Meira E. Schneider-Atik
marching to the beat of my own drummer

My honest take on the abortion issue

The overturning of Roe vs. Wade has left a lot of people in shock. Myself included. I’ve had a very difficult time collecting my thoughts on it. Even now, I’m stuck with a hodgepodge. However, I think it all comes down to one simple thing- Mothers AND babies are human lives and neither of them deserve to be treated like objects. 

One of my all-time favorite TV shows is M*A*S*H. For those not familiar with it (I feel very sorry for you), it’s about a group of people working in a medical unit during the Korean war. It was one of the earliest “dramedies” on TV- it was officially a comedy but it dealt with serious issues in very serious ways. 

There was one episode in which Margaret, the head nurse of the unit, thought she might be pregnant. She was not happy about that. First, at that time, pregnancy meant automatic discharge from the army and she didn’t want to end her army career. Second, the character was married but her marriage was troubled (she would get divorced later) and she knew that a child would make things more difficult. The doctors arranged for her to have a pregnancy test at the unit. The test was negative and both Margaret and the surgeon who did the test were relieved. But then the surgeon said to her “I’m sorry.” She responded “I’m sorry too.” Despite her solid reasons for not wanting a child, Margaret was well aware that a pregnancy meant that there was potential new life inside of her. And she acknowledged that.  

What’s the point to learn here?

There’s a prevalent myth in the abortion debate that most women who get abortions do so willy-nilly, by choice, for convenience, etc. The statistics show that over 70 percent of abortions are “elective,” meaning that they’re not for medical necessity or for rape or incest. But the reasons are not given and that’s where the myth starts. 

The truth is that most women are like the character of Margaret. They feel the unborn baby is exactly that- a baby. Not a body part or an object with which they can do whatever they want. If they decide to have an abortion, it’s not just a matter of “I just don’t want to have a baby.” Most women have solid reasons for it. They may not have access to appropriate prenatal or postnatal care. They may not have access to birth control. Maybe they do have birth control but it failed. Maybe the woman’s job won’t accommodate her pregnancy and she has no other means of support. Maybe she can’t get appropriate child care. These reasons may not allow an abortion within Halacha but that doesn’t make them any less valid. And none of those reasons are being addressed appropriately in ways that will ACTUALLY reduce abortions.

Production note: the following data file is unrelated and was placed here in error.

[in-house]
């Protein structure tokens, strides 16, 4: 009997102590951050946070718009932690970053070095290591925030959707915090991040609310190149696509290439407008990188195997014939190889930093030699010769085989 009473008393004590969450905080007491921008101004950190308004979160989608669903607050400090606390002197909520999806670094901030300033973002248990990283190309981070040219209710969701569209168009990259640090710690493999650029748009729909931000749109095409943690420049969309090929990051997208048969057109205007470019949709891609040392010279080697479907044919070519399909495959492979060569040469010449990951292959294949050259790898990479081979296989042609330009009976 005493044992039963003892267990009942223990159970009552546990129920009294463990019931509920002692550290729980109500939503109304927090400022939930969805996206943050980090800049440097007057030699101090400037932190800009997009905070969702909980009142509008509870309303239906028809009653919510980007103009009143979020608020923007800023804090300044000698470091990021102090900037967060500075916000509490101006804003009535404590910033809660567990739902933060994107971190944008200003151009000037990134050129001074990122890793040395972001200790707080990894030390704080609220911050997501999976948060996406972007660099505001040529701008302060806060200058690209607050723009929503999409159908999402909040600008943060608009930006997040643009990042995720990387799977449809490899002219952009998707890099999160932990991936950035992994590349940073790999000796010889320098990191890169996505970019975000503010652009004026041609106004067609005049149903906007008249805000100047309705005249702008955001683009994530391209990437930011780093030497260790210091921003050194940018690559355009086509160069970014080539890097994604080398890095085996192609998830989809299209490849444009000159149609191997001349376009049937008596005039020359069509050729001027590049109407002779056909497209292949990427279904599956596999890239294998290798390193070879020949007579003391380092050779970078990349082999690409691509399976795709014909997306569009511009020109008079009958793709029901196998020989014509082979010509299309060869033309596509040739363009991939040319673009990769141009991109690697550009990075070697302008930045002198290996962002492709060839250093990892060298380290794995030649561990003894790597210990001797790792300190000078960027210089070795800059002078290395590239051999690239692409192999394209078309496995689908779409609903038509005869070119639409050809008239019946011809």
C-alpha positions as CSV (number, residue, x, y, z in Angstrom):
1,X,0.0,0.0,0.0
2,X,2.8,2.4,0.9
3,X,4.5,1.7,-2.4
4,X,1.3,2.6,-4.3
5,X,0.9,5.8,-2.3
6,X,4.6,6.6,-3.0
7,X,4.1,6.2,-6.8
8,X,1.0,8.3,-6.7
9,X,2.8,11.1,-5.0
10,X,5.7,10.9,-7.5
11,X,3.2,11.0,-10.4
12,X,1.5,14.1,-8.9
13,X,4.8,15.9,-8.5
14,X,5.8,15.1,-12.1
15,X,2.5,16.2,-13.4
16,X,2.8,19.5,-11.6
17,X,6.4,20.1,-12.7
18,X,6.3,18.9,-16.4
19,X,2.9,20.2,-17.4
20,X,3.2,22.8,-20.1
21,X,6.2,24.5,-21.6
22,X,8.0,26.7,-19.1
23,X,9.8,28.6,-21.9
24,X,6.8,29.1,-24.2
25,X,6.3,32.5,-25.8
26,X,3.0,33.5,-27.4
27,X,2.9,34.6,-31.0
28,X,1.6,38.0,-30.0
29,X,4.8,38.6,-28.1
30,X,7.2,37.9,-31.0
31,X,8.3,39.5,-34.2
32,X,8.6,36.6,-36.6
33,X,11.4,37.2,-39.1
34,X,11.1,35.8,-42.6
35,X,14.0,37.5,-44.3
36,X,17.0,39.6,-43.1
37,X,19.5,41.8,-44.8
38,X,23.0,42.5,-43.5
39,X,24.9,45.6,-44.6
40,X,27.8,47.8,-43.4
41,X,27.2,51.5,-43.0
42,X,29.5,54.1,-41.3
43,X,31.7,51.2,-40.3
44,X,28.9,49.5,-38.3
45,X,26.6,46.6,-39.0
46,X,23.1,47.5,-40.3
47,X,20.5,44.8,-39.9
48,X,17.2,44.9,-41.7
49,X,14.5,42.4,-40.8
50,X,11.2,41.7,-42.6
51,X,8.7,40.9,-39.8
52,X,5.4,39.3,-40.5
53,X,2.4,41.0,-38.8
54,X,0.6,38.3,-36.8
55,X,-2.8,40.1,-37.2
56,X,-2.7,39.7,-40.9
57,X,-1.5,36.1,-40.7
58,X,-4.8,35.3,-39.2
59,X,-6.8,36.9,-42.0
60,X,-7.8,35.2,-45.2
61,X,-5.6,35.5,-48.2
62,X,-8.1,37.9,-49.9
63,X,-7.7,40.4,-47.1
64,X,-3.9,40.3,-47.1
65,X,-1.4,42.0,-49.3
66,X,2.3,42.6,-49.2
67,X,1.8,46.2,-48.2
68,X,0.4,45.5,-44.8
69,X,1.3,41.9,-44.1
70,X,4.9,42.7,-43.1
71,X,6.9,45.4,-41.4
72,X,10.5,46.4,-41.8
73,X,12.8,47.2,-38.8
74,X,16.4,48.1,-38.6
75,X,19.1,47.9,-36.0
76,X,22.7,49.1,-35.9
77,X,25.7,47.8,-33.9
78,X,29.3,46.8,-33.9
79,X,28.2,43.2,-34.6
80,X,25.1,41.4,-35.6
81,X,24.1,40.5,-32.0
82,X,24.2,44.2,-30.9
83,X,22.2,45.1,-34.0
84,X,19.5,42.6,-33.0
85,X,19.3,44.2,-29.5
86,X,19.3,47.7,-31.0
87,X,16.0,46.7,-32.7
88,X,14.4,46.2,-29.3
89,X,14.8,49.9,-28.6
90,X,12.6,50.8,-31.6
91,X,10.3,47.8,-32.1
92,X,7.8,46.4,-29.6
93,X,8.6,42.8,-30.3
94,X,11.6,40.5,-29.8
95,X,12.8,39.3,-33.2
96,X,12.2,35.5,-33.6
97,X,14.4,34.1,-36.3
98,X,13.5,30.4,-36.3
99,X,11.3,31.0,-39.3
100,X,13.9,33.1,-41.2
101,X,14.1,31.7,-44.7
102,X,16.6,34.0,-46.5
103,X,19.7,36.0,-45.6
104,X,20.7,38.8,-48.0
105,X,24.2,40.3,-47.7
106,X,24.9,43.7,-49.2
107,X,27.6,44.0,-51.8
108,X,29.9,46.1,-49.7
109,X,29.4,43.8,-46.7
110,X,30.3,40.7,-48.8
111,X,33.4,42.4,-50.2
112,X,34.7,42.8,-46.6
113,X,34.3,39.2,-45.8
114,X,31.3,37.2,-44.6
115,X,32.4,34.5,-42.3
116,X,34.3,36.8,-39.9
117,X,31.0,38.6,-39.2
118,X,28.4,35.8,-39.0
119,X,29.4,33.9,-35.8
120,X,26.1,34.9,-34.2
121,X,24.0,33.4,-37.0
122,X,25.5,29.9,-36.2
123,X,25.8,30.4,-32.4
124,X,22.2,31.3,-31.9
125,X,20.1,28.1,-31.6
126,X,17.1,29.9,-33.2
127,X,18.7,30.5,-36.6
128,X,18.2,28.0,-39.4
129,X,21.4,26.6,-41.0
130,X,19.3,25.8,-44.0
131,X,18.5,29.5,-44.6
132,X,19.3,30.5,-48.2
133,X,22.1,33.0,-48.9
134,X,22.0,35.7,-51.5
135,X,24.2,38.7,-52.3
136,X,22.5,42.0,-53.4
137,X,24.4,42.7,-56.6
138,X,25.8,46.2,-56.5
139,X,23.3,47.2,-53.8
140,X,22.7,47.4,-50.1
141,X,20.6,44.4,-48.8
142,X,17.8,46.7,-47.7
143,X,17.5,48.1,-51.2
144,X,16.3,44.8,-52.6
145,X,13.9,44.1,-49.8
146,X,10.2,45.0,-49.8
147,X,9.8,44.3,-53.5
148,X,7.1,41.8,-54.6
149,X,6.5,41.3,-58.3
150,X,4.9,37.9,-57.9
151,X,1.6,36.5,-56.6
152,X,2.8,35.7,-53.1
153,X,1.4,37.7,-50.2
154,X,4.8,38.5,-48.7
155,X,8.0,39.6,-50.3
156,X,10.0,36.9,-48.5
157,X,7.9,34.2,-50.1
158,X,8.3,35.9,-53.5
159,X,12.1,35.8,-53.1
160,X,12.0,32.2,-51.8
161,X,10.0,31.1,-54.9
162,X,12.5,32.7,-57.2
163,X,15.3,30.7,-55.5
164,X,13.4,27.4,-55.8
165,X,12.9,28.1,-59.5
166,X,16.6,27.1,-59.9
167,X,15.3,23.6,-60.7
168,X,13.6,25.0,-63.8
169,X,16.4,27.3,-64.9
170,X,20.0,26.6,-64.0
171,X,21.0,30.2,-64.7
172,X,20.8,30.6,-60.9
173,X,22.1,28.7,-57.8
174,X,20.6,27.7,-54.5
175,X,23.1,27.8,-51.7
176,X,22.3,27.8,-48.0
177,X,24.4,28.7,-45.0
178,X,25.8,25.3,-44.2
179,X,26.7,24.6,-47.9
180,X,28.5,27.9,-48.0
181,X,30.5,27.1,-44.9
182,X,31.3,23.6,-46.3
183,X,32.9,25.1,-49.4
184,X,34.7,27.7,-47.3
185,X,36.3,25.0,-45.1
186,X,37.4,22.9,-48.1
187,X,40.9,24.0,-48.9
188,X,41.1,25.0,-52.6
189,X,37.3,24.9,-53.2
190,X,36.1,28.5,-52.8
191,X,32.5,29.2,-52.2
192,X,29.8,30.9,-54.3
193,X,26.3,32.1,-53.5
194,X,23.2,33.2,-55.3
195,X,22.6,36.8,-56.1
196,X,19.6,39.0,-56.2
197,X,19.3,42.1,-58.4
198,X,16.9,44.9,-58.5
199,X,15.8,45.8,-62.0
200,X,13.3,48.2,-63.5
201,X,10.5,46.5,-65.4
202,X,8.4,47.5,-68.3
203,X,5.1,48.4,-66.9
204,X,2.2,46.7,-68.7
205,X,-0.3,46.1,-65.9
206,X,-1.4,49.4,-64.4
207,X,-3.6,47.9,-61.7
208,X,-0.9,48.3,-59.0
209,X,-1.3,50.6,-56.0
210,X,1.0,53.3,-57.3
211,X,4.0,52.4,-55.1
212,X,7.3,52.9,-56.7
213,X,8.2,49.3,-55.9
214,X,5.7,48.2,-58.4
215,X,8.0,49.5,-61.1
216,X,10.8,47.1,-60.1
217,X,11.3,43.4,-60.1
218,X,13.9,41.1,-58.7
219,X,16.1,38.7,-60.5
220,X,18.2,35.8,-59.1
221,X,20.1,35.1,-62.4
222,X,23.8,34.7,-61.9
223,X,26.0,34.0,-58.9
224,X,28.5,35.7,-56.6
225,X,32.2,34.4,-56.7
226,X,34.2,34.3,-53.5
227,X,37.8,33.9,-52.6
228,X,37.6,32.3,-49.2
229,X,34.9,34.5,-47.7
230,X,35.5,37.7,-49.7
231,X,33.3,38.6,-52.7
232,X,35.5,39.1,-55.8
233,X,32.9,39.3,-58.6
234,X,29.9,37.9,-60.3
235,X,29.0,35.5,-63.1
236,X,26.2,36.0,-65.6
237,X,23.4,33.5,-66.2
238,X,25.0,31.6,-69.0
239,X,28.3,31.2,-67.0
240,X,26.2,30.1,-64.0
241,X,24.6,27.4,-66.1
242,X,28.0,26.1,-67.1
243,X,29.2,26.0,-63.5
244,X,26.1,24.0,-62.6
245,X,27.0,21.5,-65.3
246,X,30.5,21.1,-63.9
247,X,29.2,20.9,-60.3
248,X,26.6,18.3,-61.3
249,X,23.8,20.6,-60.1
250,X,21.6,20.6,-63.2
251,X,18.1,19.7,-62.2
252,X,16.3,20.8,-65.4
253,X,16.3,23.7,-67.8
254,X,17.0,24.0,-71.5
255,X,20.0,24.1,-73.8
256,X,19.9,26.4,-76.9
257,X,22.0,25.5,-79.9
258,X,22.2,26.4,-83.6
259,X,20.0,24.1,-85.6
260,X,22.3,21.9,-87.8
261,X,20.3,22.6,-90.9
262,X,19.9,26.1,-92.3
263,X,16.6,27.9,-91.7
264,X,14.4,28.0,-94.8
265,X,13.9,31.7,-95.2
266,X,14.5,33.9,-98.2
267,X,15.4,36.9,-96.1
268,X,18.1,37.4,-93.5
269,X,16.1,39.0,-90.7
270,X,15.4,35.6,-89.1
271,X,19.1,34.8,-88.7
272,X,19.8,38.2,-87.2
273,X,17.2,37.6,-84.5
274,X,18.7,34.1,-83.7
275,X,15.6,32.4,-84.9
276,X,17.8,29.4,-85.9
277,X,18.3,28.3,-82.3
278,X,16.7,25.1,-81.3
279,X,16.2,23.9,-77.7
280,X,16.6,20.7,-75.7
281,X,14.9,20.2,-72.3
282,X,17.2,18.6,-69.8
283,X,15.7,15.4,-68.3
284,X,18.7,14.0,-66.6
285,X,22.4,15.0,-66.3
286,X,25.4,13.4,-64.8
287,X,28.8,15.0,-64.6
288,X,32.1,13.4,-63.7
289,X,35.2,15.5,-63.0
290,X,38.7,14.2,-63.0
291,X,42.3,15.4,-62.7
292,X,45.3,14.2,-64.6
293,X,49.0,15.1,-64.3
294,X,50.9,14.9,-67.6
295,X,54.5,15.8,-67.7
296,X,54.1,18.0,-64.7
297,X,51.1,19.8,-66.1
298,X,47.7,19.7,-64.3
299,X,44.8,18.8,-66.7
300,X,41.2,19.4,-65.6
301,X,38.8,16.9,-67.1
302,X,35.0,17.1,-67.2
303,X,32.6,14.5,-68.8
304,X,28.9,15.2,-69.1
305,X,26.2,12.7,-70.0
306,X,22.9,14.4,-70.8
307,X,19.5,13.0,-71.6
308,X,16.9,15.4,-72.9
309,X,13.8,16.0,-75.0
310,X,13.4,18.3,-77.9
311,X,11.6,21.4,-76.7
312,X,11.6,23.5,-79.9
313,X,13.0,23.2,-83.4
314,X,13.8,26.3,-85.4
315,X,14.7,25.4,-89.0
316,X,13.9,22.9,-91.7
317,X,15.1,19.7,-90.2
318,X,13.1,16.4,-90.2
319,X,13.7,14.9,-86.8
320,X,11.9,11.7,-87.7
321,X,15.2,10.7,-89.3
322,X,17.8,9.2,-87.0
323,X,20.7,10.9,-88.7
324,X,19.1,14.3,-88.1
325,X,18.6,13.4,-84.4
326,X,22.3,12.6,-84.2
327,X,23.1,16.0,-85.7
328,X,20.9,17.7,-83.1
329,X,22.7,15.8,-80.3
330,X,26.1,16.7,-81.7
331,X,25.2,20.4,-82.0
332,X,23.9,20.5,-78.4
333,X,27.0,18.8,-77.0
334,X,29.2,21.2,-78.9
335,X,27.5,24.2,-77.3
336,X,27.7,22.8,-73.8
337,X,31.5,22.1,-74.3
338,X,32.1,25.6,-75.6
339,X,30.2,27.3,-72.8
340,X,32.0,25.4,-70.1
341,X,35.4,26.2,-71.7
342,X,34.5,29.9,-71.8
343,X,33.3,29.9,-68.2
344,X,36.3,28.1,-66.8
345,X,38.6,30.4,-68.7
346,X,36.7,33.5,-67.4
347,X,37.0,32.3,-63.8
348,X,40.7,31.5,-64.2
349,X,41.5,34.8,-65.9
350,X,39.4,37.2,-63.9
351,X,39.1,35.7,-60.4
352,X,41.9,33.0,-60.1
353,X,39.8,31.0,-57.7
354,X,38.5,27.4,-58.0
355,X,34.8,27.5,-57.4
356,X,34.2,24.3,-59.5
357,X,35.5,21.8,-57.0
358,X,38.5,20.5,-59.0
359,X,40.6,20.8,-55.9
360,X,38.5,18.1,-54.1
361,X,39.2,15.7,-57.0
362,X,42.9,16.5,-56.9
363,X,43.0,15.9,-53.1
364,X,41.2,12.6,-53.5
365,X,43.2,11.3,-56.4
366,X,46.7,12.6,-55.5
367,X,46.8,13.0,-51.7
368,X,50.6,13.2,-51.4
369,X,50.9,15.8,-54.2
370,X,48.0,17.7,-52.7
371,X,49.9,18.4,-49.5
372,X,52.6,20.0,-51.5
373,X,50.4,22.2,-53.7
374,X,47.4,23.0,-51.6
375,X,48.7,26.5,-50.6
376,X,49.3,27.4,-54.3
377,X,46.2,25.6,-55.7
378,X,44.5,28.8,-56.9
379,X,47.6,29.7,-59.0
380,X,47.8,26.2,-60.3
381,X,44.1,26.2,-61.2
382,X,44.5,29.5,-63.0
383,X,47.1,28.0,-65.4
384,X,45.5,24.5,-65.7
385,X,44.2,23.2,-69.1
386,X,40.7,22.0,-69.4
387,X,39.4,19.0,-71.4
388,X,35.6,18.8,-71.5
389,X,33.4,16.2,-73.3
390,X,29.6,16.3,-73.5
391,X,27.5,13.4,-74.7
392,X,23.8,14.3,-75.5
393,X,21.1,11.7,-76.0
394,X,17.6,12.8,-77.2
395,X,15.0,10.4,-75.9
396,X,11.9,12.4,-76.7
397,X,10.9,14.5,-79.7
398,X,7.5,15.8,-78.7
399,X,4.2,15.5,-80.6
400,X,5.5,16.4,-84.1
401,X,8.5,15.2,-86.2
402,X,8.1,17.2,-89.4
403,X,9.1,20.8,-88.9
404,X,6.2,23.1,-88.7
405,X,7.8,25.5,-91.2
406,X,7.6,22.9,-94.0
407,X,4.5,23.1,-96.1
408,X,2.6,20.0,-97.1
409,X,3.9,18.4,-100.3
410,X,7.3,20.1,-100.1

Plus, abortion is nowhere near as simple as “take two pills and call me in the morning.” It’s a medical procedure with risks. No woman WANTS to go through that. Late-term abortions are even worse. Not only is the procedure itself more difficult but it’s almost always done for medical reasons. By the third trimester, the mother is thinking in terms of a baby. She’s collected baby equipment and clothes and has chosen names. If she has an abortion at that stage, it’s almost always because there’s a serious complication, the baby is dead or dying, and it’s either abortion or die with the baby. Again, this is not about “I just don’t want to have a baby.”  

The above myth is why I dislike the pro-choice slogan of “my body, my choice.” It plays into that myth that women see the unborn baby as a body part. 

I think a much better slogan would be “the MOTHER is a human life too.” 

According to Halacha, an unborn baby is a potential life and is not to be terminated without sufficient cause. But the mother is an actual life and if it’s a choice between her life vs. the potential life of the baby, the mother’s life comes first. 

But even here, the details are not so clear cut. Thanks to advances in medical knowledge, technology, and techniques, many conditions that were once a cut-and-dry threat to the mother’s life are less so (if she can get the appropriate medical care) which means that abortion goes from obligation to choice (those conditions are still threats that allow abortion). There are also conditions that might not be an immediate threat to the mother when diagnosed but that may become serious threats later on. Thanks to advances in psychology, we know the importance of mental health and so threats to the mother’s mental health are now considered when deciding on abortion.